The Beauty Changes Lives Foundation held their 2nd annual Legacy of Style Event, Monday, September 23, at the Peninsula Hotel in Beverly Hills. Last year’s inaugural event honored Vidal Sassoon with the Legacy of Style award for elevating the salon profession through his creativity and passion for the craft. This year, the Legacy of Style award was given to actress, activist and “Mother of the Vietnamese Nail Professional” Tippi Hedren. Hedren is credited with launching the Vietnamese-American Nail Profession, which today accounts for 50% of the total industry. She has committed herself to the education and empowerment of Vietnamese-American women by helping them find work in the professional nail industry over the last three decades.
In addition to the Legacy of Style Award, Jan Arnold, Co-Founder of CND, announced the creation of the Beauty Changes Lives CND Tippi Hedren Nail Scholarship Fund. This Scholarship fund was created to elevate, educate and expose the the career of professional nail technican. CND presented the fund with an initial donation of $184,000.
Lynelle Lynch, President of Beauty Changes Lives, described the successful philanthropic efforts of the foundation as an amazing example of the industry coming together. “From manufacturers, spas, salons, creative artists, together, to unite behind one mission, volunteering their time to inspire the future generation of our industry,” said Lynch. “The accomplishments in our inaugural year are profound. We have raised almost two-million dollars towards our scholarship funds. This past year, 30 individuals have been blessed with a scholarship and we have given out over $175 thousand dollars.”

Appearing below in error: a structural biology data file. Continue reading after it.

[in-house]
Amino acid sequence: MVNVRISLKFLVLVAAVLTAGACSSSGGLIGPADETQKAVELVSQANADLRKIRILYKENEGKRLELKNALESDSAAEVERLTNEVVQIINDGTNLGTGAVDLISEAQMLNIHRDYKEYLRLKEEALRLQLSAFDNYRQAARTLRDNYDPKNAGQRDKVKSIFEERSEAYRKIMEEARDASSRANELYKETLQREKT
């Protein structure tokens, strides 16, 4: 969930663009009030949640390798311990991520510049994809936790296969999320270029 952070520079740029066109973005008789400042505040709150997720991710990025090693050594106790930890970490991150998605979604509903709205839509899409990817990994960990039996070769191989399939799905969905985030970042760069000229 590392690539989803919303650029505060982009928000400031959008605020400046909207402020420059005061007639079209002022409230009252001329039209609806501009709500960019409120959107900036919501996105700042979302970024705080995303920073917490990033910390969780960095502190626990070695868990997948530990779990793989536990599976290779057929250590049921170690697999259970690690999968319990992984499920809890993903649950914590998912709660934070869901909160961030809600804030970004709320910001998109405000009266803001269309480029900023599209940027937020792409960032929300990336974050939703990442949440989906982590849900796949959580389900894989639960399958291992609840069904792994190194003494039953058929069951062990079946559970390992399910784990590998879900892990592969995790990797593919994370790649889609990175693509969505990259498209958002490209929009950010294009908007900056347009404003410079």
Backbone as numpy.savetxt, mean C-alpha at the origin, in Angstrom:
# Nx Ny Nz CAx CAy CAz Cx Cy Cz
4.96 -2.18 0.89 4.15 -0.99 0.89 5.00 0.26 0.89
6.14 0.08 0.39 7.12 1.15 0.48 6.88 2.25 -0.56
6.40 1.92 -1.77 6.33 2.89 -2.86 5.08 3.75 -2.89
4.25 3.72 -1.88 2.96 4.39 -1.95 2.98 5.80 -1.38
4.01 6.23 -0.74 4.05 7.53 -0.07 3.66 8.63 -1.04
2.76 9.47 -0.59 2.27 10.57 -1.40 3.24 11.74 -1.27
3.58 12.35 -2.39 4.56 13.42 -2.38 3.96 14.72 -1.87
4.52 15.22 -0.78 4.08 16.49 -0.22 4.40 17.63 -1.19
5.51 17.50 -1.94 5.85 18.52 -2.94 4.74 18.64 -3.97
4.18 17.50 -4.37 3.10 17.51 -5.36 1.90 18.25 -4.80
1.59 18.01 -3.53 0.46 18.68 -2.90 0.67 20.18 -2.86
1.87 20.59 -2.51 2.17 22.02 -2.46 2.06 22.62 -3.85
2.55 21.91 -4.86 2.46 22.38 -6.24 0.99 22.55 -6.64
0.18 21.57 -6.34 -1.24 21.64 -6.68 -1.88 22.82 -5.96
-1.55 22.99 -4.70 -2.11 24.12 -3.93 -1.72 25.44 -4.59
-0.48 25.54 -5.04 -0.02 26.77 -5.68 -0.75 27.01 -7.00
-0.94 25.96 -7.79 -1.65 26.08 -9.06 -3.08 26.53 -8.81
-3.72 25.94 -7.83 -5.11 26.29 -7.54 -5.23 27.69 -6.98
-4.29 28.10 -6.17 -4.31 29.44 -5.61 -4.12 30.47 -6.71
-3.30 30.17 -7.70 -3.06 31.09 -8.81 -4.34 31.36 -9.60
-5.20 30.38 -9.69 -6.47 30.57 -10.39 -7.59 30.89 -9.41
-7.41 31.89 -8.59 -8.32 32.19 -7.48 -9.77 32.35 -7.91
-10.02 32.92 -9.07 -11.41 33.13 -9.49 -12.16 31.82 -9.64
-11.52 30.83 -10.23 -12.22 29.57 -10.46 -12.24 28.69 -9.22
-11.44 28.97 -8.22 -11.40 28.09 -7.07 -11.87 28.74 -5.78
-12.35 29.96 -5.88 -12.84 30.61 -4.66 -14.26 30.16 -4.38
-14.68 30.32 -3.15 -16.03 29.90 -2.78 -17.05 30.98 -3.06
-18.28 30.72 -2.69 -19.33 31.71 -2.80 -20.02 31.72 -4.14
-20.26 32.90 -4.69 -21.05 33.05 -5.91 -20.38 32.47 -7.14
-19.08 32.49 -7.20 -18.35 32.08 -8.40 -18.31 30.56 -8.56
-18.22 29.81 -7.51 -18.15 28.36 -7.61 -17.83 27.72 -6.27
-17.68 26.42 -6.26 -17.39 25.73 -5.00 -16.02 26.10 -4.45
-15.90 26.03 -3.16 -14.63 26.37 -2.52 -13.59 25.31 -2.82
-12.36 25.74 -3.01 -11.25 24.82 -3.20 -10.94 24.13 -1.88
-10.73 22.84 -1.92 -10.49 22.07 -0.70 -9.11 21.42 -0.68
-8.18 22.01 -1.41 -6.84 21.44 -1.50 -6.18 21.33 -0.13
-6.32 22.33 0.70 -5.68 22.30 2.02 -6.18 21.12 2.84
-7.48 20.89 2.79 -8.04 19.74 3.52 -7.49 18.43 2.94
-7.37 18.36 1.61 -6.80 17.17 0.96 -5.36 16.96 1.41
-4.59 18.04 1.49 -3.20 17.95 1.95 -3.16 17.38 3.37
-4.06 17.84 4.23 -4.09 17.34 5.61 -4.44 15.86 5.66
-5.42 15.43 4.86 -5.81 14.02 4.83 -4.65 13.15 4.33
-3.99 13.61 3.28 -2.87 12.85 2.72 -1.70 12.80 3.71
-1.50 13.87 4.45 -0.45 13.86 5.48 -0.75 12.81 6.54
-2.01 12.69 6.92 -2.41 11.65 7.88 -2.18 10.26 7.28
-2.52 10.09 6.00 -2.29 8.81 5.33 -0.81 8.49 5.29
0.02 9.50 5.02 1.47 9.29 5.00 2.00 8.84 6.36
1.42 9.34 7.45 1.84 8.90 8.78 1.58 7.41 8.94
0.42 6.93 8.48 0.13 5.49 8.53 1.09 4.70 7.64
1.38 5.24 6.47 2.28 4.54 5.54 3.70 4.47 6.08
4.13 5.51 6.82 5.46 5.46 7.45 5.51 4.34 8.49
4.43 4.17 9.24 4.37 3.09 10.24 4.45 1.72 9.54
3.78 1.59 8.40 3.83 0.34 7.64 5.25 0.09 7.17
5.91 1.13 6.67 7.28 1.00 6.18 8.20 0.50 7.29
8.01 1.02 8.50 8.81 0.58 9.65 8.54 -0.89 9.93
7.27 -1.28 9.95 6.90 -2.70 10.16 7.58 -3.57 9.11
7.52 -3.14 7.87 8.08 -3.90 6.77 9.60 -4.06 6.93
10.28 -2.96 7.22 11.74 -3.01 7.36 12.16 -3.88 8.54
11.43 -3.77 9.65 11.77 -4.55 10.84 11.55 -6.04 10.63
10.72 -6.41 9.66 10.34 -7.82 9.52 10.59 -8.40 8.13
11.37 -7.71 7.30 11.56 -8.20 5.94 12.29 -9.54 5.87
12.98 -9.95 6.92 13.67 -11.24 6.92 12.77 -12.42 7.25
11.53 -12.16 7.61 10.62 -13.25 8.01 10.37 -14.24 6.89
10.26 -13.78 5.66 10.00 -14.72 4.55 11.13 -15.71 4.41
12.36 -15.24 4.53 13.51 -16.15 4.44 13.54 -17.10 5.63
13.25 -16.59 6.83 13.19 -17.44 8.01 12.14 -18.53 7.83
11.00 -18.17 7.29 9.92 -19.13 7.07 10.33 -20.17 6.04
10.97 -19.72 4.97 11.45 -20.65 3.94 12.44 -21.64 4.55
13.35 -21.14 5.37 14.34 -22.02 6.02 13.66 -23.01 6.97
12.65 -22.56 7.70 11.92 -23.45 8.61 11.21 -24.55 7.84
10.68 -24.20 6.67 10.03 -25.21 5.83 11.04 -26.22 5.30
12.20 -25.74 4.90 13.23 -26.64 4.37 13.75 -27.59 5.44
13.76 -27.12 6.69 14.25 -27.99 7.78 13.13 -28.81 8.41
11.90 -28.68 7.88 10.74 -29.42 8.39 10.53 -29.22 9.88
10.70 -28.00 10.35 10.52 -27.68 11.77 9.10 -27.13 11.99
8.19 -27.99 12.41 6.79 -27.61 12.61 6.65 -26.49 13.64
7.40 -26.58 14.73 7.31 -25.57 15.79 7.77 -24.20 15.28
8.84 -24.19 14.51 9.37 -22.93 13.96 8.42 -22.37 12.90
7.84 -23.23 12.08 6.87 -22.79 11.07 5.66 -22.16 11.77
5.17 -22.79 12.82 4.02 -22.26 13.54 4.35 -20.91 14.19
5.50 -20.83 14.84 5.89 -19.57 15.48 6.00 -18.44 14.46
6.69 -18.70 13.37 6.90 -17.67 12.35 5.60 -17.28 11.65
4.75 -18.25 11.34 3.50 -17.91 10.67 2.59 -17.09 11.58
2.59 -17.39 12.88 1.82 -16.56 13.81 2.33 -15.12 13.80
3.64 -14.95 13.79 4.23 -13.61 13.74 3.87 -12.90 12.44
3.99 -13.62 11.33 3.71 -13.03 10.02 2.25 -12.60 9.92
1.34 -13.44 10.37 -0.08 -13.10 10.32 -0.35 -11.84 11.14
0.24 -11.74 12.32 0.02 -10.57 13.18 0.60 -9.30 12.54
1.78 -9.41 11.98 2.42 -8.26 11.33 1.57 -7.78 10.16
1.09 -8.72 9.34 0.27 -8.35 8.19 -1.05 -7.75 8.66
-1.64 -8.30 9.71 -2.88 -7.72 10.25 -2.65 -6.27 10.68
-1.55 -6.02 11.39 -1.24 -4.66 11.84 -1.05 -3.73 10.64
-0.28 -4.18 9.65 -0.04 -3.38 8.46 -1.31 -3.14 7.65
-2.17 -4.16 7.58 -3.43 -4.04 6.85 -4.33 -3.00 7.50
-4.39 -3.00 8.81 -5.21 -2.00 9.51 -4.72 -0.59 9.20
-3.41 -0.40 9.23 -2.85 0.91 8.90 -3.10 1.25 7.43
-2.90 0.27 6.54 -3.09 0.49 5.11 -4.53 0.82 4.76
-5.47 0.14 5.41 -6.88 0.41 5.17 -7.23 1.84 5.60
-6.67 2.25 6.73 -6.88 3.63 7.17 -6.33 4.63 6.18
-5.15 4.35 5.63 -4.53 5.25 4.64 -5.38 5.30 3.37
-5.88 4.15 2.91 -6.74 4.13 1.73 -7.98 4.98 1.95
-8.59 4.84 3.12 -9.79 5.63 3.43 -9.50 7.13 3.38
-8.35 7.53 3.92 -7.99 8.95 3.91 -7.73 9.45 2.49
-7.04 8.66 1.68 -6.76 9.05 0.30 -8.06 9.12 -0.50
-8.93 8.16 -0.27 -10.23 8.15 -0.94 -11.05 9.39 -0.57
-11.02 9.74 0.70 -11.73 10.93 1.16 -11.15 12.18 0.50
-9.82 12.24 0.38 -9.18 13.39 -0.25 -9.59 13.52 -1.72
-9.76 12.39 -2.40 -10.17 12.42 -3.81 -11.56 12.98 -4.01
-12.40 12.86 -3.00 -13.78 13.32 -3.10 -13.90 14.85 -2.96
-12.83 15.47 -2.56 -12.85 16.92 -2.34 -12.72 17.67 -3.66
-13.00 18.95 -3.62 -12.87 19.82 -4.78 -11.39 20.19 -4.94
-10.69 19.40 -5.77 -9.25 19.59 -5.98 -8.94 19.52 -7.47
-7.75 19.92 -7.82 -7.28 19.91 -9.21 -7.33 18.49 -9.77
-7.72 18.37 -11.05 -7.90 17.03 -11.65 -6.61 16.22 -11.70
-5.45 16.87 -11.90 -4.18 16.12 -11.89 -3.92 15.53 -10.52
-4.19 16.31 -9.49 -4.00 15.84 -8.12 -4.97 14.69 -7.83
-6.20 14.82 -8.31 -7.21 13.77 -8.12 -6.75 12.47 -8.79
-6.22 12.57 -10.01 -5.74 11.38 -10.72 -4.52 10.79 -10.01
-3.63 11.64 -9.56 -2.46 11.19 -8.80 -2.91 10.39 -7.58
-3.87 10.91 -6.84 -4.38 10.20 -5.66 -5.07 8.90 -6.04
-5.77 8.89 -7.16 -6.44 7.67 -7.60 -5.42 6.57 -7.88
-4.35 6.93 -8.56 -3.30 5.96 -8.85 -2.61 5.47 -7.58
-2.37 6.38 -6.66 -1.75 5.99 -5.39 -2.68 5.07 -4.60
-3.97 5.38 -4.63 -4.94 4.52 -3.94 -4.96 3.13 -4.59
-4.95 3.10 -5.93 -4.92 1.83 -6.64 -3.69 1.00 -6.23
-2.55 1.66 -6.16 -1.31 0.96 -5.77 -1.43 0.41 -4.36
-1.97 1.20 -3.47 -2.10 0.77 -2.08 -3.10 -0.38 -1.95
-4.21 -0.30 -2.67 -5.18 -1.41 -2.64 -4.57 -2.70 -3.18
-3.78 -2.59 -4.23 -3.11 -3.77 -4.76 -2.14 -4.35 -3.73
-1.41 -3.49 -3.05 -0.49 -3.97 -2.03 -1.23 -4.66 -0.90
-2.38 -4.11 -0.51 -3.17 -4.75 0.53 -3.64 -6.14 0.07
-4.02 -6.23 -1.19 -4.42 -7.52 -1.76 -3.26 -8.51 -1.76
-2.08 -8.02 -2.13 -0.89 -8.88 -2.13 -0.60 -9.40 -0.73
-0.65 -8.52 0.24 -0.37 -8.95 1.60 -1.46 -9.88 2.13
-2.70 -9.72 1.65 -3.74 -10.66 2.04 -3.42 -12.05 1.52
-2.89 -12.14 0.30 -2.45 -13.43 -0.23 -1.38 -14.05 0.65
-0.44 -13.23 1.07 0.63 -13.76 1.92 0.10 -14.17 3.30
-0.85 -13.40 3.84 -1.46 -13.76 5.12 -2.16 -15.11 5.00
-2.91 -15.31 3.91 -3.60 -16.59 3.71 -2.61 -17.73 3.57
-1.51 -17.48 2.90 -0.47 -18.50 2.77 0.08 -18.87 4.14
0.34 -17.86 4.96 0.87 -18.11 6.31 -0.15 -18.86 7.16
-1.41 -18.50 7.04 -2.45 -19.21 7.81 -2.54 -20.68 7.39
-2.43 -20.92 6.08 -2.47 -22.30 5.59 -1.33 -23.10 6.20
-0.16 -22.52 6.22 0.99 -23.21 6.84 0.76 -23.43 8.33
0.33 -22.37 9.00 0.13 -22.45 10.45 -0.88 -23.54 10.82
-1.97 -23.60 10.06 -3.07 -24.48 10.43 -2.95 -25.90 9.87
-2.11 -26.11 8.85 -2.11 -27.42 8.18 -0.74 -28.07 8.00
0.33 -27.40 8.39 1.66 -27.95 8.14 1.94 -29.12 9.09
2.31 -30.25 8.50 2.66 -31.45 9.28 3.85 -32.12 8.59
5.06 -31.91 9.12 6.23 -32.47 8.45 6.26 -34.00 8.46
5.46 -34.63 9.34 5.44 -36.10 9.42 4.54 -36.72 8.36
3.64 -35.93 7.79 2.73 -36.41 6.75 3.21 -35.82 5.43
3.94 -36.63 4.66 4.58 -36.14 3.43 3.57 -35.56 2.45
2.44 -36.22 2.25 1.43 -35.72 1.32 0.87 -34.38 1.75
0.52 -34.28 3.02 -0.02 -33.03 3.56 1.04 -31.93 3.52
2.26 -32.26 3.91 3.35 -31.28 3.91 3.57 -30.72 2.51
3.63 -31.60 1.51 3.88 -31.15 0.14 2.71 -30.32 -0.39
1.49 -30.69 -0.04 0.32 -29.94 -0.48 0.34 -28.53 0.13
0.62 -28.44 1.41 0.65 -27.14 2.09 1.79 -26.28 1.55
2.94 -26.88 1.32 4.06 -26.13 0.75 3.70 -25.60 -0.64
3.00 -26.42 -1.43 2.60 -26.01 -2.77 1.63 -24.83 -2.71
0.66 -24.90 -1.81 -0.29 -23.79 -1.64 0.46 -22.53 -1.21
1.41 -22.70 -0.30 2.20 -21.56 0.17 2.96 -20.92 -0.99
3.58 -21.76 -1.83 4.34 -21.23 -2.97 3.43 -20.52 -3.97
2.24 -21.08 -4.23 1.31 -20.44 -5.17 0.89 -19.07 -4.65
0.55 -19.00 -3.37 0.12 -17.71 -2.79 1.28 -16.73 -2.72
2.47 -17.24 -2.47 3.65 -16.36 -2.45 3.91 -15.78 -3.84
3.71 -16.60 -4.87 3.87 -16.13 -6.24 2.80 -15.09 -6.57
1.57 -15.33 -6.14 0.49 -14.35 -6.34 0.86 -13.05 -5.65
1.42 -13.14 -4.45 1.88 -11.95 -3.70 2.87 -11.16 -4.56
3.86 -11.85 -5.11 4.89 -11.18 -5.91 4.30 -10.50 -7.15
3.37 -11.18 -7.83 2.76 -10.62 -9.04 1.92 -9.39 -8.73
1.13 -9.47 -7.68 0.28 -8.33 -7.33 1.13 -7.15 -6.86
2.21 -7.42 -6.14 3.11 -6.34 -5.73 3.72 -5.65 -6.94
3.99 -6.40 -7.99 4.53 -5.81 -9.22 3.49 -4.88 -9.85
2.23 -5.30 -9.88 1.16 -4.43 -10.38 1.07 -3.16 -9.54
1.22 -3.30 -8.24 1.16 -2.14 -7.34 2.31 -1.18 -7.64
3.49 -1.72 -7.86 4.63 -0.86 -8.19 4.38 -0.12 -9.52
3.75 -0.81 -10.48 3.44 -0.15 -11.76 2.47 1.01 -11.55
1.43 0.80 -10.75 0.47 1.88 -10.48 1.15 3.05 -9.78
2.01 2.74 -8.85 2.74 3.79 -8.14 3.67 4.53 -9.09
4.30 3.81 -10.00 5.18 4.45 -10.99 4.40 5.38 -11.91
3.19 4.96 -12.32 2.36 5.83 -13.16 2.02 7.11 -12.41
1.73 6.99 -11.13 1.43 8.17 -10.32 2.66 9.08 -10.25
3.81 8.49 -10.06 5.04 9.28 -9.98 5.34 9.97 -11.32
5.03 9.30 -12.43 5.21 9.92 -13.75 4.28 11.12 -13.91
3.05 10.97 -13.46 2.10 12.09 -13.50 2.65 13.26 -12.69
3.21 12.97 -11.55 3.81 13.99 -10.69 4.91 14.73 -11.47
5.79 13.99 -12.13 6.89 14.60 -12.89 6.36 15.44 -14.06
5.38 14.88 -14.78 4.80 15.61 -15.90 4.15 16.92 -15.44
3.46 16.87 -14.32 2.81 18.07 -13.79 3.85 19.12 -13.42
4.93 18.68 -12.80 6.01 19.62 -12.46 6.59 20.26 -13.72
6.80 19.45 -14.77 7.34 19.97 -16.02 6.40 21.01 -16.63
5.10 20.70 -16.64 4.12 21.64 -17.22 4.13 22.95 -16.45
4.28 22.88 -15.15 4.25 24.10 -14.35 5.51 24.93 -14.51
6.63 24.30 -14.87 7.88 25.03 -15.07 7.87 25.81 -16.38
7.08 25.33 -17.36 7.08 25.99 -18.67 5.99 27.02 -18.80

Arnold shared an abbreviated version of the story of Tippi Hedren and the establishment of the Vietnamese nail business. “In the 1960s and ‘70s, Tippi, as a famous actress, would give back through work with the USO, with Feed the People. She would go to Vietnam and she would travel the country, she would get to know the people, and she fell in love with the people,” said Arnold. “There was another famous actress there, Kieu Chinh, and Tippi and Kieu forged a very fast and deep friendship. And then Saigon fell. Now these people were without homes, without food and money. Many of them tried to flee. Everything changed. One day, Tippi got a phone call from Kieu who was calling all her Hollywood friends collect and one person took the call—Tippi Hedren. Not only did she help Kieu but she became dedicated to a refugee came near Sacramento called Camp Hope. She would go there to check on them, to bring them food. She knew that once the war was over, these people, an industrious, hard-working people, would need jobs.